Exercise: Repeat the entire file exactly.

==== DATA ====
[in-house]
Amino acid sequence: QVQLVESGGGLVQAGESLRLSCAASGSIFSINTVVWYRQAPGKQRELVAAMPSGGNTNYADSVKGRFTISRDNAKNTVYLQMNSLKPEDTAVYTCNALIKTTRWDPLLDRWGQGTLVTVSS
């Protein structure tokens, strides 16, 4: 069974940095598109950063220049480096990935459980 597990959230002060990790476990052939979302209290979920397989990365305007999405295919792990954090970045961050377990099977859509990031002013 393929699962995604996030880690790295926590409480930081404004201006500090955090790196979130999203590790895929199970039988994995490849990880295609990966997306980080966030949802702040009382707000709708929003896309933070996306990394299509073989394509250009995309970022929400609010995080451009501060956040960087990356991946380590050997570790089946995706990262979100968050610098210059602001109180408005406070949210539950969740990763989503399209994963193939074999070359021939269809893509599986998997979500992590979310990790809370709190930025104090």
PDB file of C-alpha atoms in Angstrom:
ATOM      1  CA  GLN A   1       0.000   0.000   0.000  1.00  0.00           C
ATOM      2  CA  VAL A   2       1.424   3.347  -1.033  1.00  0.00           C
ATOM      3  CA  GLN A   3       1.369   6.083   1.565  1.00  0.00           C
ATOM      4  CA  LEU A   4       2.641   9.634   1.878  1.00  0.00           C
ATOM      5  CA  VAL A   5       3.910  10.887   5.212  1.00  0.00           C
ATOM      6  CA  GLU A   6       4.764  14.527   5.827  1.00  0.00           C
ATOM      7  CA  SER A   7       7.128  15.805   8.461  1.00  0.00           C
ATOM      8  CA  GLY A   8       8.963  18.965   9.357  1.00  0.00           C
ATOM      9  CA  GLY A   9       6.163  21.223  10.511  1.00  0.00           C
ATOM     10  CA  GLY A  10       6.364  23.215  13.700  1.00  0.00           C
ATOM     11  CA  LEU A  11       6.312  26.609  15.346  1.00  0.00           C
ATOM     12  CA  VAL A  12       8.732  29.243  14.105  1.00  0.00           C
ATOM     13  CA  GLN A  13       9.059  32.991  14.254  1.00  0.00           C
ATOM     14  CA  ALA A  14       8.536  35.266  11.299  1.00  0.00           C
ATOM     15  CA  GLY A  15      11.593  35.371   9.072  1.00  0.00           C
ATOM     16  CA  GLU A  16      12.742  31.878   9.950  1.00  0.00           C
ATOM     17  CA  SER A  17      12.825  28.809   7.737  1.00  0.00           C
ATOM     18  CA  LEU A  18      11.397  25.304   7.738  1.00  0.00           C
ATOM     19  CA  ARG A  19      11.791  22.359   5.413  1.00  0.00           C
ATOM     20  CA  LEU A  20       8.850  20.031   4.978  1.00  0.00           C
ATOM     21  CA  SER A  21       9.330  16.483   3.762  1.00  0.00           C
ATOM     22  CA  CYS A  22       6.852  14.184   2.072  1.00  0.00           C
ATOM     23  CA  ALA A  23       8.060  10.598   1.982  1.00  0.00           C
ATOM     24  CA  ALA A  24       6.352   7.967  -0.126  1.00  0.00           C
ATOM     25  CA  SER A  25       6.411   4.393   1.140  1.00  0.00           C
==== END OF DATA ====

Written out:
[in-house]
Amino acid sequence: QVQLVESGGGLVQAGESLRLSCAASGSIFSINTVVWYRQAPGKQRELVAAMPSGGNTNYADSVKGRFTISRDNAKNTVYLQMNSLKPEDTAVYTCNALIKTTRWDPLLDRWGQGTLVTVSS
């Protein structure tokens, strides 16, 4: 069974940095598109950063220049480096990935459980 597990959230002060990790476990052939979302209290979920397989990365305007999405295919792990954090970045961050377990099977859509990031002013 393929699962995604996030880690790295926590409480930081404004201006500090955090790196979130999203590790895929199970039988994995490849990880295609990966997306980080966030949802702040009382707000709708929003896309933070996306990394299509073989394509250009995309970022929400609010995080451009501060956040960087990356991946380590050997570790089946995706990262979100968050610098210059602001109180408005406070949210539950969740990763989503399209994963193939074999070359021939269809893509599986998997979500992590979310990790809370709190930025104090």
PDB file of C-alpha atoms in Angstrom:
ATOM      1  CA  GLN A   1       0.000   0.000   0.000  1.00  0.00           C
ATOM      2  CA  VAL A   2       1.424   3.347  -1.033  1.00  0.00           C
ATOM      3  CA  GLN A   3       1.369   6.083   1.565  1.00  0.00           C
ATOM      4  CA  LEU A   4       2.641   9.634   1.878  1.00  0.00           C
ATOM      5  CA  VAL A   5       3.910  10.887   5.212  1.00  0.00           C
ATOM      6  CA  GLU A   6       4.764  14.527   5.827  1.00  0.00           C
ATOM      7  CA  SER A   7       7.128  15.805   8.461  1.00  0.00           C
ATOM      8  CA  GLY A   8       8.963  18.965   9.357  1.00  0.00           C
ATOM      9  CA  GLY A   9       6.163  21.223  10.511  1.00  0.00           C
ATOM     10  CA  GLY A  10       6.364  23.215  13.700  1.00  0.00           C
ATOM     11  CA  LEU A  11       6.312  26.609  15.346  1.00  0.00           C
ATOM     12  CA  VAL A  12       8.732  29.243  14.105  1.00  0.00           C
ATOM     13  CA  GLN A  13       9.059  32.991  14.254  1.00  0.00           C
ATOM     14  CA  ALA A  14       8.536  35.266  11.299  1.00  0.00           C
ATOM     15  CA  GLY A  15      11.593  35.371   9.072  1.00  0.00           C
ATOM     16  CA  GLU A  16      12.742  31.878   9.950  1.00  0.00           C
ATOM     17  CA  SER A  17      12.825  28.809   7.737  1.00  0.00           C
ATOM     18  CA  LEU A  18      11.397  25.304   7.738  1.00  0.00           C
ATOM     19  CA  ARG A  19      11.791  22.359   5.413  1.00  0.00           C
ATOM     20  CA  LEU A  20       8.850  20.031   4.978  1.00  0.00           C
ATOM     21  CA  SER A  21       9.330  16.483   3.762  1.00  0.00           C
ATOM     22  CA  CYS A  22       6.852  14.184   2.072  1.00  0.00           C
ATOM     23  CA  ALA A  23       8.060  10.598   1.982  1.00  0.00           C
ATOM     24  CA  ALA A  24       6.352   7.967  -0.126  1.00  0.00           C
ATOM     25  CA  SER A  25       6.411   4.393   1.140  1.00  0.00           C